The Cambridge History of English and American Literature in 18 Volumes (1907–21).
VOLUME XV. Colonial and Revolutionary Literature; Early National Literature, Part I.
§ 11. Thomas Paine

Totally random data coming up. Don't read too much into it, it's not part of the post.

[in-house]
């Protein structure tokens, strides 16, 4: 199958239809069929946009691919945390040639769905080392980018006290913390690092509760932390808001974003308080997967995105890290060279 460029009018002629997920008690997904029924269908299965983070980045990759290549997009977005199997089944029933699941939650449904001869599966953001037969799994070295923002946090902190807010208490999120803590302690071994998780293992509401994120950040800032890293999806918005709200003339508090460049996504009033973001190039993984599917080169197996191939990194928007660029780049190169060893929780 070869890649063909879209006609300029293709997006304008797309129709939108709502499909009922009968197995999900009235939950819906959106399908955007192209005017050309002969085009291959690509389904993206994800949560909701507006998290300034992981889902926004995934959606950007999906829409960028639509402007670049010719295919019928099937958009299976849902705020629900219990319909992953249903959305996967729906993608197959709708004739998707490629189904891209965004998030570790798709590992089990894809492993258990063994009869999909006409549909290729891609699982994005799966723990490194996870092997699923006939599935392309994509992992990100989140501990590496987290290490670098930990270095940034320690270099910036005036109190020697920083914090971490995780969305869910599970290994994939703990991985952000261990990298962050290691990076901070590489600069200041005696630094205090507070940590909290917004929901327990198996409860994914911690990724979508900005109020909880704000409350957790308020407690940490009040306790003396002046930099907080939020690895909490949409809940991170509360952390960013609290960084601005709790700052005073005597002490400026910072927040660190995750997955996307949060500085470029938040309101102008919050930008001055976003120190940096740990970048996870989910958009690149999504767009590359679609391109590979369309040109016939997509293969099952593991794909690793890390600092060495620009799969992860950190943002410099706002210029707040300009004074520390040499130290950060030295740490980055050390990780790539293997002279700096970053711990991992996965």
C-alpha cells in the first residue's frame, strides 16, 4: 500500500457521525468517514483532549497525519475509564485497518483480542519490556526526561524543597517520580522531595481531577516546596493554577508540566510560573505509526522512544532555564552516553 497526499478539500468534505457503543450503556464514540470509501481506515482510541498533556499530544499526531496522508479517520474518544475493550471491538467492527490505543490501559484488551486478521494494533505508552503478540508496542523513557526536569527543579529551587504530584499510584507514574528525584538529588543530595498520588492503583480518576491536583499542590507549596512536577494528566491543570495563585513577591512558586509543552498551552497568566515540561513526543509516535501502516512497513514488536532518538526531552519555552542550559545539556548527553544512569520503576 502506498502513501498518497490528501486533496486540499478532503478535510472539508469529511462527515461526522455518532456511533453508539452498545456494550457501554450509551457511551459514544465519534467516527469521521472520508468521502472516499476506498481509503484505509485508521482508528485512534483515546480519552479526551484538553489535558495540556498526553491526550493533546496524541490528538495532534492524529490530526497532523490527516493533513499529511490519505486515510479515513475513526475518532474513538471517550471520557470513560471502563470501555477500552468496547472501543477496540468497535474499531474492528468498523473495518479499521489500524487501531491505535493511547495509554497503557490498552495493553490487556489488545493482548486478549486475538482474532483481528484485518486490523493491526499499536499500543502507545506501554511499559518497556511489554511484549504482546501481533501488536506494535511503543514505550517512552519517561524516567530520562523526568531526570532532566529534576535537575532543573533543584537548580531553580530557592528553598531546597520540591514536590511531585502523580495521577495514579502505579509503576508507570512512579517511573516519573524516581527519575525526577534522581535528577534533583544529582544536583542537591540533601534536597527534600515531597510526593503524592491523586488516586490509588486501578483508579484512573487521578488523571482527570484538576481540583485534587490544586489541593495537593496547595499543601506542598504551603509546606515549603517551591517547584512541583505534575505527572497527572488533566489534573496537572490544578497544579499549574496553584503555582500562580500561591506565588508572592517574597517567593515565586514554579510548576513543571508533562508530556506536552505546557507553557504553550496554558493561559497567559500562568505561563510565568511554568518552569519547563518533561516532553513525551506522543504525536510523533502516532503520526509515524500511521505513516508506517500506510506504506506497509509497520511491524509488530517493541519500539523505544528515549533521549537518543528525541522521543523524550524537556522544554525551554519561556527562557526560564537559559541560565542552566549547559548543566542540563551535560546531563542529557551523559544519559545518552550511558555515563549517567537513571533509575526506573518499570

Of the writings which contributed immediately to the final break, the foremost place must be given to Thomas Paine’s Common Sense (1776). Paine, after an unimportant and not wholly respectable career in England, came to America in 1774, in his thirty-eighth year, armed with introductions from Franklin, and settled at Philadelphia. His pamphlet Common Sense, published in January, 1776, seized the psychological moment. Brushing aside all legal and historical argument as no longer to the point, and resorting to the wildest exaggeration and mis-representation for the purpose of discrediting England and its people, Paine laid his finger on the heart of the situation. The colonies had gone too far to turn back. They were already alienated. The British connection was no longer valuable to them, and reconciliation would be an evil rather than a good. Common sense dictated that they should be free. Enthusiastic acclaim from leaders and public, and a sale of over 100,000 copies within three months, attested the success and power of Paine’s first essay in political pamphleteering.